" . . . a natural for pictures": Tomáš Masaryk (1850-1937)

Statue of Tomáš Masaryk at Národní muzeum, Prague

I did not exactly come well informed. To Prague, I mean, and about it. Until recently, if truth must out, I had never heard of the founding father of Czechoslovakia, Tomáš Masaryk. Still, when I spotted it yesterday on the cover of the Prager Zeitung, a German weekly published in the Czech capital I am currently visiting, the name looked awfully familiar. I had just come across it in a novel. A satire on 1930s Hollywood, of all places. Yes, Masaryk’s name is being tossed about in Budd Schulberg’s aforementioned What Makes Sammy Run? (1941), whose narrator, East Coast journalist Al Manheim, goes West after having been recruited for the movies:

I got a good job, the best I ever had [. . .].  After Masaryk died, it struck me that the story of his life ought to be a natural for pictures.  His ties with American democracy gave it special significance for us, and with Mussolini shooting off his big guns in Ethiopia and Hitler his big mouth in Germany, an anti-fascist picture seemed like a good idea.

Now, despite his enthusiasm, shared by an understanding and intelligent producer, the picture never materializes.  He had been warned by an ambitious, opportunist colleague, the eponymous Sammy, that “anti-fascist stuff ha[d]n’t got a prayer.  It’s lousy for the English market. A producer who just got back told me that at lunch the other day.  England doesn’t want to get Hitler and Mussolini sore.”

Today, 14 September 2007, marks the 70th anniversary of his death in 1937. And once again, the former president of former Czechoslovakia is being fondly recalled, his name dropped left and right after years during which it was being dropped altogether from public discourse.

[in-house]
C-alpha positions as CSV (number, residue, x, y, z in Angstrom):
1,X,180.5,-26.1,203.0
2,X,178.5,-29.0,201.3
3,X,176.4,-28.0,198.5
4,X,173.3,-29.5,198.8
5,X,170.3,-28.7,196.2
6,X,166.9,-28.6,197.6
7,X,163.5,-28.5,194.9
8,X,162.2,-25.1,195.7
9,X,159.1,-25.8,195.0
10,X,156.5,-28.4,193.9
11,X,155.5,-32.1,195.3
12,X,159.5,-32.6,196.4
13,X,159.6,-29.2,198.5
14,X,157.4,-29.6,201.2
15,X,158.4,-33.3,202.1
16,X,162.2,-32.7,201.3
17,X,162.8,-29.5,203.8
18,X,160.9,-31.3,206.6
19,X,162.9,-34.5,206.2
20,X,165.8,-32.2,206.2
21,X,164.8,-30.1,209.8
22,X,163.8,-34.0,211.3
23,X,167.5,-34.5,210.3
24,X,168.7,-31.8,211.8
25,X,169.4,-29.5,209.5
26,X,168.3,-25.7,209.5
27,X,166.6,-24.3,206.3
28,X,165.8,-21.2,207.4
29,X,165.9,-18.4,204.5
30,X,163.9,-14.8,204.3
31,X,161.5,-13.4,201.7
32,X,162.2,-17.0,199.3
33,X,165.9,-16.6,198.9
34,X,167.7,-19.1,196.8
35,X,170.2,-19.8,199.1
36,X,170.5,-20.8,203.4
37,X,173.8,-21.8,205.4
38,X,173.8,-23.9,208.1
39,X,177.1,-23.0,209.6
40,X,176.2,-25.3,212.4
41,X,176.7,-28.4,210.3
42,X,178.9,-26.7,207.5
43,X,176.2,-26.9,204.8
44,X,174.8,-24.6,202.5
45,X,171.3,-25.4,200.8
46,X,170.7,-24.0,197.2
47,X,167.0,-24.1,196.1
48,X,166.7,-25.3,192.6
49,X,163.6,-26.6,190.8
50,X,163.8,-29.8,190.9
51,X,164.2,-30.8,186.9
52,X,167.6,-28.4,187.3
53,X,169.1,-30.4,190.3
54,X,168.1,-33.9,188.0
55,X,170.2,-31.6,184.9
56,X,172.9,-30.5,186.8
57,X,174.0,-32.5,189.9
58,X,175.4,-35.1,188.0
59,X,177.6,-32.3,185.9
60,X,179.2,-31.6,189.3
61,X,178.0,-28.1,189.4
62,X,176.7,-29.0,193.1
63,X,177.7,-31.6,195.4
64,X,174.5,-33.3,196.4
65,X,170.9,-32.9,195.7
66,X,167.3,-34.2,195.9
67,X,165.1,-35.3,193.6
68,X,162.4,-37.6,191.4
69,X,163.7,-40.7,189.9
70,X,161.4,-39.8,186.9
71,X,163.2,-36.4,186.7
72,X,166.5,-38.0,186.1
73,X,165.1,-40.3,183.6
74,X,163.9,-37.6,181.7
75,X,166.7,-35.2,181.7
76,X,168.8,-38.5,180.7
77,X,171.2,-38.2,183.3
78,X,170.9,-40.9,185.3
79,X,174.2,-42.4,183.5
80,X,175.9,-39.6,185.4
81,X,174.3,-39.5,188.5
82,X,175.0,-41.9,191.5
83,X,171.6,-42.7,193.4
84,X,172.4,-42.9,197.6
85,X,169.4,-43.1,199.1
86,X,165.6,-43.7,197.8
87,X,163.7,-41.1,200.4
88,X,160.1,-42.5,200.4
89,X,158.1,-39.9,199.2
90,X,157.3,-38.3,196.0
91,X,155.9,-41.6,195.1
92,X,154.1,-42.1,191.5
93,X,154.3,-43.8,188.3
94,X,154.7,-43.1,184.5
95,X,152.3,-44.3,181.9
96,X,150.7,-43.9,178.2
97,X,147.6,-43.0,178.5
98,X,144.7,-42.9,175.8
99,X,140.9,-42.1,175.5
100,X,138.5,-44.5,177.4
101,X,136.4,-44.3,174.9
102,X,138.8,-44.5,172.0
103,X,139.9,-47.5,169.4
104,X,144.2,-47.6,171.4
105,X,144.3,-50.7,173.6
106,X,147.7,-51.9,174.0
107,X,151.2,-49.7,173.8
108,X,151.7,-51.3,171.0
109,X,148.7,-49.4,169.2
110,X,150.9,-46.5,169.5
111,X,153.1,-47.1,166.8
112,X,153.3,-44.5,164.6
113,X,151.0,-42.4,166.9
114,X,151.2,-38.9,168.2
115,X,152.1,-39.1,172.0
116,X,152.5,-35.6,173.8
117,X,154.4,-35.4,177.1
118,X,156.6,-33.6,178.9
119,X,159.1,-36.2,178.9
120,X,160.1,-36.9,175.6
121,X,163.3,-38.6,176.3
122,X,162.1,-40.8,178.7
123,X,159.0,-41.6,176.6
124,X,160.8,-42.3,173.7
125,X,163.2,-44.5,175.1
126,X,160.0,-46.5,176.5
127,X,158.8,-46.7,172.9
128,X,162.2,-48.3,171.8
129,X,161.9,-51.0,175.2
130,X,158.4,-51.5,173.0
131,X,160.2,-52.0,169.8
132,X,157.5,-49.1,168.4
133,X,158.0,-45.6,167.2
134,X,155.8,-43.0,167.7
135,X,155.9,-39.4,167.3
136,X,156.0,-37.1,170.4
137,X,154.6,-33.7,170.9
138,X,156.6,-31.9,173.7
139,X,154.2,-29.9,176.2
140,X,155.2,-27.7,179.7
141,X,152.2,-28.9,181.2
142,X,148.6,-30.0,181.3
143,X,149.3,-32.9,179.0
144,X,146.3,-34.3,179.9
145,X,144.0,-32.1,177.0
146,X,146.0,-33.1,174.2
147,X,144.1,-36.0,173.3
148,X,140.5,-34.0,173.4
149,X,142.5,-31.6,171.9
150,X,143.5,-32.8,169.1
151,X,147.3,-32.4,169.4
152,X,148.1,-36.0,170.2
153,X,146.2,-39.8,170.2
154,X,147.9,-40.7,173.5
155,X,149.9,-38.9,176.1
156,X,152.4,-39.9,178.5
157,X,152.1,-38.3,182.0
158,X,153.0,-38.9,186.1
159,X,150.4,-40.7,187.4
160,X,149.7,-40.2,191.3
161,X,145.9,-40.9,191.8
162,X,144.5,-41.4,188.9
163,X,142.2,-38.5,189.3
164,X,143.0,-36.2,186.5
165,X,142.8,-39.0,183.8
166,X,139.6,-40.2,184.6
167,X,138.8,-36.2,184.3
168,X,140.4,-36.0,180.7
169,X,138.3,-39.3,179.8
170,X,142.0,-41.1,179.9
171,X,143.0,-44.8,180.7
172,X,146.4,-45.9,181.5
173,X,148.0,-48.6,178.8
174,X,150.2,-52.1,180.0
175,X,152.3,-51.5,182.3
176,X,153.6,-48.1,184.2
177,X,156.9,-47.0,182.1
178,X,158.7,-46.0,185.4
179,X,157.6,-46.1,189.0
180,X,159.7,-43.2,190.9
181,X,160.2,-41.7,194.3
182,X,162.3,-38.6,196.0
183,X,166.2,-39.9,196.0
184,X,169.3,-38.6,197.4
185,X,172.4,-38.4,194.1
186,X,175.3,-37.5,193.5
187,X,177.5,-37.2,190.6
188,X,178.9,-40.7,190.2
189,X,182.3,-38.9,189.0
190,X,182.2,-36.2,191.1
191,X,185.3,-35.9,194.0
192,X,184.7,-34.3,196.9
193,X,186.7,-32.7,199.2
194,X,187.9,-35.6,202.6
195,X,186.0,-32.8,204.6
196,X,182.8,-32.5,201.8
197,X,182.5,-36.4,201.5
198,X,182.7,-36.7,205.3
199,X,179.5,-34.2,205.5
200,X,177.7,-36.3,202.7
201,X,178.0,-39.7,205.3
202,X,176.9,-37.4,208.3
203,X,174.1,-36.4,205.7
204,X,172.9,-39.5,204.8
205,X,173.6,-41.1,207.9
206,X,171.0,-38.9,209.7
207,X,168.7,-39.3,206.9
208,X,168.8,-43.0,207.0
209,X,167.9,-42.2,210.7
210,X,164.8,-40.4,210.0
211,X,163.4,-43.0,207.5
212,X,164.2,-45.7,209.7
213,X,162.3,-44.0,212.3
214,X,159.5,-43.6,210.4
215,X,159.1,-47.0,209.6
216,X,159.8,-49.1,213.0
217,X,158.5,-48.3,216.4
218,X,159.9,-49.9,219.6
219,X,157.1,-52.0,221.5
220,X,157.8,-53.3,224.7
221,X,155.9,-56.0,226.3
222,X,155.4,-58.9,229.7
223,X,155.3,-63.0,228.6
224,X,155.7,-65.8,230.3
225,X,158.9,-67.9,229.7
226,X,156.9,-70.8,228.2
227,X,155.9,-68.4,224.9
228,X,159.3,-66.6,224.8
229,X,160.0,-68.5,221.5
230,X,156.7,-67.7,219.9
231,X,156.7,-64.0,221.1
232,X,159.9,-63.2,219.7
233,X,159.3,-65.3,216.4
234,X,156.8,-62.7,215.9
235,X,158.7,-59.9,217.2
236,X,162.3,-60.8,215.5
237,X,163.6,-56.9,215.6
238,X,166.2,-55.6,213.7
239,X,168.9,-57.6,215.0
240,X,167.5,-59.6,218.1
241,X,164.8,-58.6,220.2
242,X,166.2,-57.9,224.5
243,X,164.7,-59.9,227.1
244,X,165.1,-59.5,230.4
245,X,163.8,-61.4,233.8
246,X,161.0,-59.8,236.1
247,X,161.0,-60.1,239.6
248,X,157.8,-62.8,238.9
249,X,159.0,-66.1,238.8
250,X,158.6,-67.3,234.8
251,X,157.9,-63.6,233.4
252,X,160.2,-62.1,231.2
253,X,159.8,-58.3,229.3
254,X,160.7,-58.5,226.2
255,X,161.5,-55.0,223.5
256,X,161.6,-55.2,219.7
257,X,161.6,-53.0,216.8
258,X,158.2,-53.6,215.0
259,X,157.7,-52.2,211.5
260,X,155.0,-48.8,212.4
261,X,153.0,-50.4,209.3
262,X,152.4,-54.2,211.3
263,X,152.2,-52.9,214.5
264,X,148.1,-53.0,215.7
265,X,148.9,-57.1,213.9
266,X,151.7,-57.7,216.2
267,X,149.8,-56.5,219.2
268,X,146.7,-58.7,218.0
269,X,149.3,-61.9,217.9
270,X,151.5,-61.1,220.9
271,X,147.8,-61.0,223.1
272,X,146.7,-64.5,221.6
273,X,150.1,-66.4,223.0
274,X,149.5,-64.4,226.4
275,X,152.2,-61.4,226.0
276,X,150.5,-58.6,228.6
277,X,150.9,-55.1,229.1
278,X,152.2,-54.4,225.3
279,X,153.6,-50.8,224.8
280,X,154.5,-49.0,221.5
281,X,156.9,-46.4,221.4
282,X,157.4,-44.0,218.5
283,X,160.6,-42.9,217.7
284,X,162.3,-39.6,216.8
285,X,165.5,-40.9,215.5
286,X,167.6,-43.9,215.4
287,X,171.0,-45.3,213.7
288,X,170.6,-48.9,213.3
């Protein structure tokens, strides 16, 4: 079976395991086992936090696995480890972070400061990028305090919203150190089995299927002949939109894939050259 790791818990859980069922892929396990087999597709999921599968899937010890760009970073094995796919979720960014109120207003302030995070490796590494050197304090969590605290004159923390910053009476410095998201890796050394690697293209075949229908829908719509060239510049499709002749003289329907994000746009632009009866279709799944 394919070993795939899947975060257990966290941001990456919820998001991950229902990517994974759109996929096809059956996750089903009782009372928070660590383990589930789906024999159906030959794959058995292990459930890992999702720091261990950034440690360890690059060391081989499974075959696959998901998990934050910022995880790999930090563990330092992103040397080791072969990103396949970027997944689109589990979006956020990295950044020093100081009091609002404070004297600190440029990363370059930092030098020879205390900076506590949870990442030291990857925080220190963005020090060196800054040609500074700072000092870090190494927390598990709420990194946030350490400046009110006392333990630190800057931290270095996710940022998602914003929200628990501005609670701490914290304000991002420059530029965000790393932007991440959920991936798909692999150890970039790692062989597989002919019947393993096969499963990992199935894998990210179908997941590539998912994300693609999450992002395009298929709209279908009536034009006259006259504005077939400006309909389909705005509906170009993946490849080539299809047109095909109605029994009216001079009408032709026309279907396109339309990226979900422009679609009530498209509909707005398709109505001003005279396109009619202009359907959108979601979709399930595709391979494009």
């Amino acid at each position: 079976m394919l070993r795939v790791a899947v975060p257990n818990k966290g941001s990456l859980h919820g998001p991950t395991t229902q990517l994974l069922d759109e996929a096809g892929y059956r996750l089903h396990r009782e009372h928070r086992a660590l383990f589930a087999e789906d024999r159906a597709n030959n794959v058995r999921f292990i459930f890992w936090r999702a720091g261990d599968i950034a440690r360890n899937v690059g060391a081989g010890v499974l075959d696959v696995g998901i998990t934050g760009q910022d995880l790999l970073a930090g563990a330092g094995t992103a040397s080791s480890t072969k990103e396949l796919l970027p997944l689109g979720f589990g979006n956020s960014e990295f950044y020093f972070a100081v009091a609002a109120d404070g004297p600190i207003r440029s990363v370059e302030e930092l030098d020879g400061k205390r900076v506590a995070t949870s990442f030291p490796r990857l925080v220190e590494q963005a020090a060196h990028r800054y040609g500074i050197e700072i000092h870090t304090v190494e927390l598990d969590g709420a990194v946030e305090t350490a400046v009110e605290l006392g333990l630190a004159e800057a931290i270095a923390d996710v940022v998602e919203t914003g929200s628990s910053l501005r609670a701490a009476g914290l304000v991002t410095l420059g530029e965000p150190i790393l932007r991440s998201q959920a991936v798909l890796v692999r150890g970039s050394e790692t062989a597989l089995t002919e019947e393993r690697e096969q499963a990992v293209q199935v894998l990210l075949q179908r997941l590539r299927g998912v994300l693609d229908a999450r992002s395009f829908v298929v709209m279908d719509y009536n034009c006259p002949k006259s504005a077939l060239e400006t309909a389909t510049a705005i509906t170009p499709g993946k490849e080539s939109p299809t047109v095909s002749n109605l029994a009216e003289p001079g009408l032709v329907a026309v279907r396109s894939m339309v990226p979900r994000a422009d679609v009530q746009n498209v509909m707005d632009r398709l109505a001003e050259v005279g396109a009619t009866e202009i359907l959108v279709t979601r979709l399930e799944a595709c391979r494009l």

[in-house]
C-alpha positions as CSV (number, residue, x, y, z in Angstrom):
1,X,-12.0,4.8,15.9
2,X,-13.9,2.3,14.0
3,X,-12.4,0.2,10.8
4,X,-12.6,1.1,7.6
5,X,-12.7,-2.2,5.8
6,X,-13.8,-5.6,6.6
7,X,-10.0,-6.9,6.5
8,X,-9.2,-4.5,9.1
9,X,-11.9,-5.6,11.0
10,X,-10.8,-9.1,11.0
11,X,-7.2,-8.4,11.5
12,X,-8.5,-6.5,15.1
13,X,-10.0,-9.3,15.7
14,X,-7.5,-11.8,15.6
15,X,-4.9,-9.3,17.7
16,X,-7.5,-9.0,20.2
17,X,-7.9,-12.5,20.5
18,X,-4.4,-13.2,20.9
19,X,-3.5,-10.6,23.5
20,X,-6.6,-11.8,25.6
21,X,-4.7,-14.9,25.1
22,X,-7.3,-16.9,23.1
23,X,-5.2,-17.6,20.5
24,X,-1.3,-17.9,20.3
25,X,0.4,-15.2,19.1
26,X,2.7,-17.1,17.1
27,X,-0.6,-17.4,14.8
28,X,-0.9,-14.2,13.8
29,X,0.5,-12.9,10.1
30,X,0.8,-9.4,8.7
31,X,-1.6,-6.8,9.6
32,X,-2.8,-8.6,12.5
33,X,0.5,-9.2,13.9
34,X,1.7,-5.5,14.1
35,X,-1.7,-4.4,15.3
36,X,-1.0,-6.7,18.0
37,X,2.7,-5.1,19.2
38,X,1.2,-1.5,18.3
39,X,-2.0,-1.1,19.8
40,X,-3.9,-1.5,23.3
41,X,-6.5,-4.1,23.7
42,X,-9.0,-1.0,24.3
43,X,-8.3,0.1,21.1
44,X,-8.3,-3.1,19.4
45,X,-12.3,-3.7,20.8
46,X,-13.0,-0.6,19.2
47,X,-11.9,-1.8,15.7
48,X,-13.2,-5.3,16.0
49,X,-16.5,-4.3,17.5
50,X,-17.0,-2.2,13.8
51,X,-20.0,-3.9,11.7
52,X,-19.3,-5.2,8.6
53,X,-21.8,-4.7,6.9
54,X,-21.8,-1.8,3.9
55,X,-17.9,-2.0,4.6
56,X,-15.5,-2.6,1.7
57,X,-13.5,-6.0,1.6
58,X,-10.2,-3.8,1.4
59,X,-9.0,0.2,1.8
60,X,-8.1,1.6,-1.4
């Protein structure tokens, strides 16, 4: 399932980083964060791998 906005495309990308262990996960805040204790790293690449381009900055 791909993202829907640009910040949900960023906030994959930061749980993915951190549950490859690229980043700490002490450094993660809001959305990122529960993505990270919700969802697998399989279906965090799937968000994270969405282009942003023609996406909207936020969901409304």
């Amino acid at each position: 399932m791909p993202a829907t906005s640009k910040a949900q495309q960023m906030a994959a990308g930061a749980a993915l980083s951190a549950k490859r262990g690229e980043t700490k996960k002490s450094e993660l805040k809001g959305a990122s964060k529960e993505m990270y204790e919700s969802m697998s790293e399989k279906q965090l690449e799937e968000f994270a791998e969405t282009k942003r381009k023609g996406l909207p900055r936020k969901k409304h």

Would there be a market for a Masaryk picture today? As if to insist on it, the old statesman popped up unexpectedly yesterday at a museum devoted to natural history, where I got to take his picture. His politician son, Jan Masaryk, got a bit closer to moving images when he became a voice-over artist of sorts, narrating a film inspired by the Schweik stories of Prague-born humorist Jaroslav Hašek. Jan Masaryk, too, celebrates an anniversary today: he was born on 14 September in 1886.

Somehow, these encounters and reencounters convinced me that it is pretty much impossible to read anything entirely irrelevant. No matter how much we insist on the boundaries of time and space, no matter how strong the walls behind which we seek to escape the present or shelves the past, there are bound to be reverberations to be sensed by all but the most insensitive ear, echoes waiting to be traced to their origins, to be recalled to life in our minds . . .

What Makes Me Stay and Sammy Run?